Greek SAFA funding totals down; fraternity awarded largest amount

The UCA Student Government Association released the finalized version of the Student Activity Fee Allocation (SAFA) report for spring 2014 with Sigma Phi Epsilon Fraternity receiving the most funding.

According to the report, SAFA gave a total of $293,734.68 to 59 organizations on the UCA campus.

Of that total, Sigma Phi Epsilon received $28,408.38, which is an all-time high for the fraternity.

In the recent past, SAFA has given the fraternity $12,000 in fall 2013, $20,000 in spring 2013, $7,650 in fall 2012, $16,560.25 in spring 2011 and $9,800 in spring 2010.

Other Greek organizations that received the most funding include Alpha Sigma Tau Sorority with $25,000 and Alpha Phi Alpha Fraternity with $13,160.

In total, Greek organizations were given a total of $83,019.32, which is 28.26 percent of the total funding.

This is a decrease from the fall 2013 SAFA in which Greeks received 31.8 percent or $59,236.80 according to the reports posted on

Non-Greek organizations that received the most funding include Students for the Propagation of Black Culture with $17,950, Campus Crusade for Christ with $10,600 and Minority Mentorship Program with $9,450.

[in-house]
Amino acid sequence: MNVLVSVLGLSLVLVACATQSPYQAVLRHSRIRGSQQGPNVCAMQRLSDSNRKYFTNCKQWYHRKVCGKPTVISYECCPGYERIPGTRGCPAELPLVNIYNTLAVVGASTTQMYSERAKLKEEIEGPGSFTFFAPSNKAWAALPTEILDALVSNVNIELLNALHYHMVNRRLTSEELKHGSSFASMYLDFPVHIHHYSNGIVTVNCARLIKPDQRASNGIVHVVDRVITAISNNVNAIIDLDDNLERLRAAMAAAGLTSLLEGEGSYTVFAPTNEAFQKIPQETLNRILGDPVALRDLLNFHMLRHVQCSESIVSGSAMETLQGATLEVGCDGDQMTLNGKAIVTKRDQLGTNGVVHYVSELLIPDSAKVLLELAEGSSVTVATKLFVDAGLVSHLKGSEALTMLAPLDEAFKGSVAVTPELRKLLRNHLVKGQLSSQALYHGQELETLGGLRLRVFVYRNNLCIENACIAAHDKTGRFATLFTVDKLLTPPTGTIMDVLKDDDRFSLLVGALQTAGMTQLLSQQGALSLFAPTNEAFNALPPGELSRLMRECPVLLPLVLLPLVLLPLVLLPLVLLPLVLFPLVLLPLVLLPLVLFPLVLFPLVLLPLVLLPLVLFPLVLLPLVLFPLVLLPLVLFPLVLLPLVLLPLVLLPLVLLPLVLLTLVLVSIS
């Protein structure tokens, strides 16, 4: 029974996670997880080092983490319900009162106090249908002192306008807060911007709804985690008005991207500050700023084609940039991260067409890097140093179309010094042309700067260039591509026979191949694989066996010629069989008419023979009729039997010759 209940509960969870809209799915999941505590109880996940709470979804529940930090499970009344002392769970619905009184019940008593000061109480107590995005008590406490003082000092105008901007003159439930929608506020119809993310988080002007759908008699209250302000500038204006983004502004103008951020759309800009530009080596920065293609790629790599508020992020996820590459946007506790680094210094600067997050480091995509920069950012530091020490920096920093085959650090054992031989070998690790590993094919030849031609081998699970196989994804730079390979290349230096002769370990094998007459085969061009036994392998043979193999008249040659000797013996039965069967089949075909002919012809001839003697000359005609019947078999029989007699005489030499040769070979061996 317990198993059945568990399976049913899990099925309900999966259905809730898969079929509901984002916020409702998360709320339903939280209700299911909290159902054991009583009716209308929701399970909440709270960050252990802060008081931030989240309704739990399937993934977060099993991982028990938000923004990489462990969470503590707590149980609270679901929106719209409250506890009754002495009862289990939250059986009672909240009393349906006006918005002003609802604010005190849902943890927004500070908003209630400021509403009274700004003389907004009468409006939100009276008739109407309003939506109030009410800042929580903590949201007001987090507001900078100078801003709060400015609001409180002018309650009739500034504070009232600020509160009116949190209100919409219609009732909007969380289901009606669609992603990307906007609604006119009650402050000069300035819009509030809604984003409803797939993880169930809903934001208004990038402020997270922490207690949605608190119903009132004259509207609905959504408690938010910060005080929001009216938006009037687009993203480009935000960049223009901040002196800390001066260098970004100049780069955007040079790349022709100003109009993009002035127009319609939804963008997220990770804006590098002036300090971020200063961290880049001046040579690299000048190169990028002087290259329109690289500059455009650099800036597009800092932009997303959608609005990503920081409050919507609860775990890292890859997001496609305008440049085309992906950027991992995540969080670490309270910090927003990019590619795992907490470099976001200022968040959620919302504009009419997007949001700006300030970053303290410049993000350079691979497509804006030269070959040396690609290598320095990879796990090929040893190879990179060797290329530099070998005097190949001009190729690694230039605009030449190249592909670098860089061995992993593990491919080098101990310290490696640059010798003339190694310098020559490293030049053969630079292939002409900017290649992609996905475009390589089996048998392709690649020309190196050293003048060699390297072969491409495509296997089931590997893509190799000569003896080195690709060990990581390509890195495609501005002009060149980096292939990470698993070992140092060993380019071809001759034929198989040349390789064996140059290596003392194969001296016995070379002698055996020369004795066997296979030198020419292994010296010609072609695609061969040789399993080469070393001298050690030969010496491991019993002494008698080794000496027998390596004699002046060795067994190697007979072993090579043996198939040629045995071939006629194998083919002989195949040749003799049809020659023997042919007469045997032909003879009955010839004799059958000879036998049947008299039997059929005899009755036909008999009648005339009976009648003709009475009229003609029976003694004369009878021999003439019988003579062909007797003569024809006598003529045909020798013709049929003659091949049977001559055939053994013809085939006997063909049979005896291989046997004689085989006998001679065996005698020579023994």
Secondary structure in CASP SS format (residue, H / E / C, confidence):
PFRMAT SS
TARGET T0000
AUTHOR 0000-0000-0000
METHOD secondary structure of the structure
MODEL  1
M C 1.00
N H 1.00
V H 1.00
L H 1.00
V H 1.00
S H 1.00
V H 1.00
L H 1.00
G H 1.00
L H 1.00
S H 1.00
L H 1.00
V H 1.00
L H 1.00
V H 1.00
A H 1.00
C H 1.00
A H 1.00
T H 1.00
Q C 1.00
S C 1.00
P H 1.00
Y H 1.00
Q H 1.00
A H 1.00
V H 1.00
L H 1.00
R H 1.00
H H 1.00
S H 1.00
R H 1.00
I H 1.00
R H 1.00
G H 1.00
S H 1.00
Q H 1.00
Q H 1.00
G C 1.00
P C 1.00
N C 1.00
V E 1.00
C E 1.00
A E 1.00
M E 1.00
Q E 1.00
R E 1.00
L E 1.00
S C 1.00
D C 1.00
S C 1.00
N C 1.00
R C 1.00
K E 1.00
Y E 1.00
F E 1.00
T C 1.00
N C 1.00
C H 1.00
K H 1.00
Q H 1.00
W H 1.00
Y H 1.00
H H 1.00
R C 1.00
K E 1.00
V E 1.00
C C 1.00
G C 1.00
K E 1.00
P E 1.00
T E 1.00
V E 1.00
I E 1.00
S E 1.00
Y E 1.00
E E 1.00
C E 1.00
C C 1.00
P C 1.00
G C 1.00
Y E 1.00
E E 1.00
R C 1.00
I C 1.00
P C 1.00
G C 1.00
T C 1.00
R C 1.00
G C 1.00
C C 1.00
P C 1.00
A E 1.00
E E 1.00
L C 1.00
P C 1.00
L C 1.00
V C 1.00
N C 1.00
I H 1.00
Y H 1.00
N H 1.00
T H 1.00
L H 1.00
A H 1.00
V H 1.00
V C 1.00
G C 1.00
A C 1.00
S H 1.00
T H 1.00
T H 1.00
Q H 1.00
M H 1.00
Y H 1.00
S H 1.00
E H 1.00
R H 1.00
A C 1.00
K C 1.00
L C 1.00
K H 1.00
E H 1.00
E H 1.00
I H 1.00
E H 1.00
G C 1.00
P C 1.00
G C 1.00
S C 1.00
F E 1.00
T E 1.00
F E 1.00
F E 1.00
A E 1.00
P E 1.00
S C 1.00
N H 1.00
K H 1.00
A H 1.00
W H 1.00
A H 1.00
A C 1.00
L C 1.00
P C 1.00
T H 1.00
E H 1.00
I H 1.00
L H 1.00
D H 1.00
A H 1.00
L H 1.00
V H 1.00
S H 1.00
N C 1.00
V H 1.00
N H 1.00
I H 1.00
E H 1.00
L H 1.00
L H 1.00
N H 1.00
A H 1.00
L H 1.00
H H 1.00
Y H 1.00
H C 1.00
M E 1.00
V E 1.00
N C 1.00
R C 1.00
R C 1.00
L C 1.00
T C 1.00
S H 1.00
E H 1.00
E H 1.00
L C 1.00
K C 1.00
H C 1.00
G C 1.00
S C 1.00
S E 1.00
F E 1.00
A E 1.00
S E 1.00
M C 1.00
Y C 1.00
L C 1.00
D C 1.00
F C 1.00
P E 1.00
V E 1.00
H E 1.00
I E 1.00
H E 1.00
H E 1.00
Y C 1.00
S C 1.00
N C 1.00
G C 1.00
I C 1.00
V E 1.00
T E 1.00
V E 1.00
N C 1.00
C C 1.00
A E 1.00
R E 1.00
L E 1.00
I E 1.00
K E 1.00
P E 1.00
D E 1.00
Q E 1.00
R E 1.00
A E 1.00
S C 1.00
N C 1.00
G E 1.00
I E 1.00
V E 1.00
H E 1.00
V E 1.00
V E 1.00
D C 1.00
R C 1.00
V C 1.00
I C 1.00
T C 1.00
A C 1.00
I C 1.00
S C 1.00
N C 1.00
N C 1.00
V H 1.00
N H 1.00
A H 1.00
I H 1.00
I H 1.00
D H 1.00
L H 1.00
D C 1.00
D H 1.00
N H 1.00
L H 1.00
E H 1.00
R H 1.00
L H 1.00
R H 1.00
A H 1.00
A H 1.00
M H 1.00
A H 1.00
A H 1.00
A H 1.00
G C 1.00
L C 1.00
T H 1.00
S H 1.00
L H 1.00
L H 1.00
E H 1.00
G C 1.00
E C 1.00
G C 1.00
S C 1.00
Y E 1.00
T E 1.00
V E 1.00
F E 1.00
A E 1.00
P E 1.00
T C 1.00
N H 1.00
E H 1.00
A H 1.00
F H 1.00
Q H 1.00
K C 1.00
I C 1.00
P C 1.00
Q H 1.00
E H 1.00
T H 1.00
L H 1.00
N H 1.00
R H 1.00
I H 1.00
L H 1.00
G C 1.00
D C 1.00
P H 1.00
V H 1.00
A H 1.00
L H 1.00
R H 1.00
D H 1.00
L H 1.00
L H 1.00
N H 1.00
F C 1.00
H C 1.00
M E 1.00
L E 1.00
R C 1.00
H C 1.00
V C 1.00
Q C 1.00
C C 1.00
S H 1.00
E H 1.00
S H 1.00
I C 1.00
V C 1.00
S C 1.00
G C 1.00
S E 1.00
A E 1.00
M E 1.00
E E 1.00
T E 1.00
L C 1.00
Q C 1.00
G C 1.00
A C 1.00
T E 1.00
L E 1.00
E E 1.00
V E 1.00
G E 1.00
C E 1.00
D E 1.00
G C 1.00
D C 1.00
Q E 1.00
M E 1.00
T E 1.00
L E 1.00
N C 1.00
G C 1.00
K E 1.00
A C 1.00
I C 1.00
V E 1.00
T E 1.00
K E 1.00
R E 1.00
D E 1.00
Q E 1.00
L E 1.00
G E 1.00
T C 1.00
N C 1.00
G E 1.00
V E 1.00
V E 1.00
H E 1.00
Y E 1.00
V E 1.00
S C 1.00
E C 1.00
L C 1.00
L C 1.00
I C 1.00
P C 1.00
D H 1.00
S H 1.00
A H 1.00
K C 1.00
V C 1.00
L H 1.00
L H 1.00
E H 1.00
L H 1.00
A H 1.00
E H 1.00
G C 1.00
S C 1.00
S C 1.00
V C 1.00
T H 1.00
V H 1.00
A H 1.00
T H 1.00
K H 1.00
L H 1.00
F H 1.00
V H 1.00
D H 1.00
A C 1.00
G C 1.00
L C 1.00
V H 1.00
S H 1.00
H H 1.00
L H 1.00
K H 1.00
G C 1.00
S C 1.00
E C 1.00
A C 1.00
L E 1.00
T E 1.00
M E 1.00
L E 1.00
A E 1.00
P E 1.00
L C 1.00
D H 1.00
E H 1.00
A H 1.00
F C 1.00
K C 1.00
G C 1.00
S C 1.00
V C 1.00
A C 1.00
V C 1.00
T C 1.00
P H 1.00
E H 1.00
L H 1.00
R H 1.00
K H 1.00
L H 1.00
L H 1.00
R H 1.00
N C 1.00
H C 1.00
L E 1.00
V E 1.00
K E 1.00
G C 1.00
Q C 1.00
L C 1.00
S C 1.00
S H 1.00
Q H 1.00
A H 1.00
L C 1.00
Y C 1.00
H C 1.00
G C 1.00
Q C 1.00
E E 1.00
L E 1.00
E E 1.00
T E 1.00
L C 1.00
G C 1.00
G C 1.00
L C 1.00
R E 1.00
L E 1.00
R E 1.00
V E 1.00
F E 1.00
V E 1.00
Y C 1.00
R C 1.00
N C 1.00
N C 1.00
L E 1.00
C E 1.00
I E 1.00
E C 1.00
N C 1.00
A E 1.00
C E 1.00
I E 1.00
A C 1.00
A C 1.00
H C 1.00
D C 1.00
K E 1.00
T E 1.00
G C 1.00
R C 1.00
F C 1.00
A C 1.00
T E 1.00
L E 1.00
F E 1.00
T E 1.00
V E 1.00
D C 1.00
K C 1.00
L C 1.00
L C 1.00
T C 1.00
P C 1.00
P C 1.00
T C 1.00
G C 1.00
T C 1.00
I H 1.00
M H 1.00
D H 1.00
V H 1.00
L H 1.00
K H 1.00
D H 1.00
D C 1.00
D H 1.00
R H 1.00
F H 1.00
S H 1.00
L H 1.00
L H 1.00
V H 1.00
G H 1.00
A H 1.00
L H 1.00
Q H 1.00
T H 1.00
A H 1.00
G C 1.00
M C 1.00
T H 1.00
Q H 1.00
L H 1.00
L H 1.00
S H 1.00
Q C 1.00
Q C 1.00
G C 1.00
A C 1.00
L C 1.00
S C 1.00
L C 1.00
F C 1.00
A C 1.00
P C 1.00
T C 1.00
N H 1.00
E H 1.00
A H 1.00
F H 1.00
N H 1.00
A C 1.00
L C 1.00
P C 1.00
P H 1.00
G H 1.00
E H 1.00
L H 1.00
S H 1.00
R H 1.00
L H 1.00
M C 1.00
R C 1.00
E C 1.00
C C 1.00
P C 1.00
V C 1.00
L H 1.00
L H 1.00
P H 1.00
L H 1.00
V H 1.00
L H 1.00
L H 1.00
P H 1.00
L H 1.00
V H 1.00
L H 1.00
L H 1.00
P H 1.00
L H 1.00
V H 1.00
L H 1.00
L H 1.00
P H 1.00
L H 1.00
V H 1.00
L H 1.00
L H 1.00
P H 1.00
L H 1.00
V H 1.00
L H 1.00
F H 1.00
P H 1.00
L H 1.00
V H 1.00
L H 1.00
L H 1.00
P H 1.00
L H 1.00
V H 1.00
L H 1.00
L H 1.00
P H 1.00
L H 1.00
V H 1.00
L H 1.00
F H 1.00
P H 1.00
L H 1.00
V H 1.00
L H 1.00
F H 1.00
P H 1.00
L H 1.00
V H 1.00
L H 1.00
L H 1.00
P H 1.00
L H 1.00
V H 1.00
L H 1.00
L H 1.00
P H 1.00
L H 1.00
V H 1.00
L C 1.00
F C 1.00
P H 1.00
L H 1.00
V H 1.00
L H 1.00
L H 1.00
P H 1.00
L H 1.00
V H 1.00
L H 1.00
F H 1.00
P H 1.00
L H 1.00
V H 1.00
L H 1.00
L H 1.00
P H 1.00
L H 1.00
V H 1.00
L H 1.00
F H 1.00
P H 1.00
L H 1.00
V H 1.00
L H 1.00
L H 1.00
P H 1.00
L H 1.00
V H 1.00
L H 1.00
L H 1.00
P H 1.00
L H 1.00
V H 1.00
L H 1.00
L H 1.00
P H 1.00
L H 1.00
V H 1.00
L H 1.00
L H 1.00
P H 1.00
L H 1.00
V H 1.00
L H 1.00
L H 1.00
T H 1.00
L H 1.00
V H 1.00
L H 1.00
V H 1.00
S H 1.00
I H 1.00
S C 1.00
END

For more information about funding breakdown, visit

SGA amended Article II Section 3B of the constitution to include that “if a roll call vote occurs in the meeting, each individual Senator’s vote shall be included in the minutes of said meeting.”

This was done in an effort to make senators accountable for their vote and create transparency in the organization.

Media outlets such as The Echo can now publish these voting breakdowns, and they can be used to keep students more informed about what the senator is actually doing during their time in SGA.

Junior Class President Colby Qualls said, “It’s not so much who you are, but why did you vote this way?”

The amendment passed 32-0.

The senate also amended Article III Section 3 B of the constitution to allow the possibility of a non-traditional student to serve on SGA.

Qualls expressed the need for diversity in SGA.

“They don’t have the same experience as us but they are students here,” he said.

The amendment defines a non-traditional student as “a student who is 25 years or older, married or is a parent.”

The senate amended the definition to include veterans and transfer students, which aligns more closely to the UCA Non- Traditional Student Organization definition of a non-traditional student.

While many senators were concerned about the logistics of adding a non-traditional student, who would have difficulties with campaigning and attending all of the events mandated by SGA, many senators said they supported seeing the new change grow into a positive improvement for the organization.

Junior Class Vice-President Ashley Ross said, “It cannot hurt the senate, it can only help.”

The amendment passed 32-0.

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